Boston borough records the highest number of fly-tipping cases in the county

New figures show that Boston borough has the highest number of reported fly-tipping cases in the county - with three times more than East Lindsey.

Boston borough is the worst area in Lincolnshire for reported fly-tipping cases. Photo by Wyberton Wombles.
Boston borough is the worst area in Lincolnshire for reported fly-tipping cases. Photo by Wyberton Wombles.

The area has seen a surge in such incidents since 2019 - with fly-tipping having increased by 166% during the pandemic.

Despite the efforts of Boston Borough Council to tackle the issue - the message doesn’t seem to be getting across.

Now new figures show that from 2020-2021 the authority recorded some 3,316 cases - in comparison to neighbouring East Lindsey’s 1,104.

The borough is approximately 140 square miles - while East Lindsey covers 700 square miles.

Recent estimates by the Office for National Statistics (ONS) also suggest Boston borough has half the population size of East Lindsey.

Boston does not fair well against the rest of the county either - with significantly more incidents in the same year compared to the city of Lincoln - which recorded 1,517. Similarly, North Kesteven’s figure was 1,537, South Kesteven’s was 1,399 and West Lindsey recorded 2,901.

Boston’s figure is a significant rise from the previous year - when the borough recorded some 1,245 cases of fly-tipping in 2019-2020 - a 166% rise.

According to the Department for the Environment, Food and Rural Affairs (DEFRA), fly-tipping is on the rise across the East Midlands - with a total of 90,479 fly-tipping incidents were recorded across the region in 2020/21, up from 75,081 during the previous 12 months. Incidents on agricultural land increased, year-on-year, from 272 to 499.

There were 64 agricultural incidents in Boston borough alone, while a staggering 510 involved fly-tipping on Boston’s waterways.

Disturbingly, the borough recorded 29 cases of fly-tipped ‘animal carcasses’, and seven asbestos incidents in the same year.

Boston Borough Council has been actvely fining residents for fly-tipping offences, regularly posting these via their Facebook account.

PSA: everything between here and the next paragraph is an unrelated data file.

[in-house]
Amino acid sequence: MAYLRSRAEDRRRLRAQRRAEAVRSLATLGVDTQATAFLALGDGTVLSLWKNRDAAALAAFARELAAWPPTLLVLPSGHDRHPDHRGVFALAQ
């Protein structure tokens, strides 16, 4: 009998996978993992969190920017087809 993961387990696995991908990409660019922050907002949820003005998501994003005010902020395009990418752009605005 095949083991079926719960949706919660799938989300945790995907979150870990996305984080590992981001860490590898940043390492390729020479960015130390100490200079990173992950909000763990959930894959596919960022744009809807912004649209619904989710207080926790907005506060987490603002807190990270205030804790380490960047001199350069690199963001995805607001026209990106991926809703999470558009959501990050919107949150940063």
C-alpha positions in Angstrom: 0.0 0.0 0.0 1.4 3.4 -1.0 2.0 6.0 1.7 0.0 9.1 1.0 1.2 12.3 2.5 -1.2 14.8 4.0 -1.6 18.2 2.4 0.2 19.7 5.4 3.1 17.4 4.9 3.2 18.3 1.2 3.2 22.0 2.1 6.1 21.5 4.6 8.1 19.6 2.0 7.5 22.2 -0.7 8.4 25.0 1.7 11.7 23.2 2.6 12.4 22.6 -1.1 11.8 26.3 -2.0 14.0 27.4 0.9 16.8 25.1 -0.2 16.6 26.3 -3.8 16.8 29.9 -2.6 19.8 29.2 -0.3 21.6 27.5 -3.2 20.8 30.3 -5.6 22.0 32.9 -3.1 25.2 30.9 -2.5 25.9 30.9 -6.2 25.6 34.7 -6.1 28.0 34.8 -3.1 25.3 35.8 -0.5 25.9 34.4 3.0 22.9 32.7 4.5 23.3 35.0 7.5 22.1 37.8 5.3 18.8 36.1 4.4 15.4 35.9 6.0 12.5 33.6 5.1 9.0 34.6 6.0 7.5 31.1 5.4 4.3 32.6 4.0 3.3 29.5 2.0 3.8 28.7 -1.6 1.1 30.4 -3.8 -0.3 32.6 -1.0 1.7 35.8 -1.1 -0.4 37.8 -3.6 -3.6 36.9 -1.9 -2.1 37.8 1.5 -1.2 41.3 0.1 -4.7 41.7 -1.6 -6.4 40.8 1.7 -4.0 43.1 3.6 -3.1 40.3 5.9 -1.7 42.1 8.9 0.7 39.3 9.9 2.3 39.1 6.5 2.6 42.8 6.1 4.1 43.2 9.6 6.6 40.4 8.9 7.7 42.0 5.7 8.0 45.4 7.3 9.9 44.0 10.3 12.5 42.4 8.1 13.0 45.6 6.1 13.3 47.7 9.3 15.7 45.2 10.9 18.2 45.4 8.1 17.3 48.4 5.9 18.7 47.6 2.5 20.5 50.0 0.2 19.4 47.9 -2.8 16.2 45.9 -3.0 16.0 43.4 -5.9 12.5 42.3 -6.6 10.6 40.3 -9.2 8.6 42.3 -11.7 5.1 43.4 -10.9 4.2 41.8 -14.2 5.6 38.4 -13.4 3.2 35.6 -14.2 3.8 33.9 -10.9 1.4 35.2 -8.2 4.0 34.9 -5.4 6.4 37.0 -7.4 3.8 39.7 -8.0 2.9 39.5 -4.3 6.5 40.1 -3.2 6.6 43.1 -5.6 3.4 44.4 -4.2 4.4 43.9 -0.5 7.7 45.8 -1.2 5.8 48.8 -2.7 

Asked what is is doing to tackle the issue, a council spokesman said: “We do a considerable amount of work around education and awareness raising, including delivering leaflets to every household within the borough annually, specifically around environmental crime. We have run campaigns using the Hertfordshire SCRAP fly-tipping branding and materials over the past few years and have installed signage and banners around the borough.

“We also last year send a leaflet out to all of our residents in the borough in with their council tax bills.

“The council is also extremely proactive around waste management and recycling, we work closely with landlords and letting agents and produce leaflets in eight different languages.

“We have an internal cross departmental group that meet fortnightly and has been successful in jointly tackling waste issues. Included in the group are Housing, Operational Services, Environmental Health, Planning Enforcement and Environmental Crime Enforcement.

“The council has worked with the Environment Agency, DVSA, police and Revenue and Customs on Operation Clean Sweep, stopping vehicles in various locations. Our enforcement team checked for waste carriers licenses, illegal waste transfer and commercial and householders Duty of Care.

“Boston Borough Council has a good and effective reporting system. In addition to reactive fly tipping collection the crew work in a proactive way patrolling hot spots and collecting fly-tipping before it is reported.

“We also collect on behalf of a collective/partnership of other agencies including the Environment Agency, Drainage Boards and Social Housing Providers.”

Speaking about the detrimental impact of fly-tipping, the spokesman said: “There are a number of knock on issues associated with fly-tipping. These include a threat to humans and wildlife, damage to our environment, spoils our enjoyment of towns and the countryside, and encourages infestation of vermin. Areas subject to repeated fly-tipping could also see a decline in property prices.”

They added: “We encourage everyone within our community to report fly tipping as soon as they see it.

“The Wyberton Wombles have been an enormous help reporting any they come across.”

Steve Slater from Wyberton Wombles said he felt cases of fly-tipping could be reduced if the county council-run tip was more accessible, and if landlords took more responsibility for their tenants.

“I think the tip should be open seven days a week with summer and winter opening hours, and two late night openings at least (8pm),” he said. “It should be open until 6pm every night in the summer.

Landlords should be made accountable for their residents using the bin recycling correctly, such as checking their tenants are recycling properly. Landlords should be fined if this doesn’t happen and made to pay for extra bins when the number of tenants warrants extra bin capacity too.”

Offering other suggestions, he added: “Within planning applications there should be a maintenance contract to maintain those areas which include shrubbery, trees, footpaths on a yearly basis so areas don’t become overgrown.

“When it comes to fining people for fly-tipping, if all the facilities are in place to dispose of rubbish legally, and they still fly tip, then fines should be increased and people made to pay them, as I believe fines are not being paid. “Another idea is lay-bys should be sponsored (like the roundabouts) and the revenue used to keep the layby clean and tidy.”

He added: “Local Councillors should be out and about walking their areas as you can’t see how bad the rubbish is unless you get out of your car and view it close up!”

To report a fly-tip call the council on 01205 314200 or visit their website.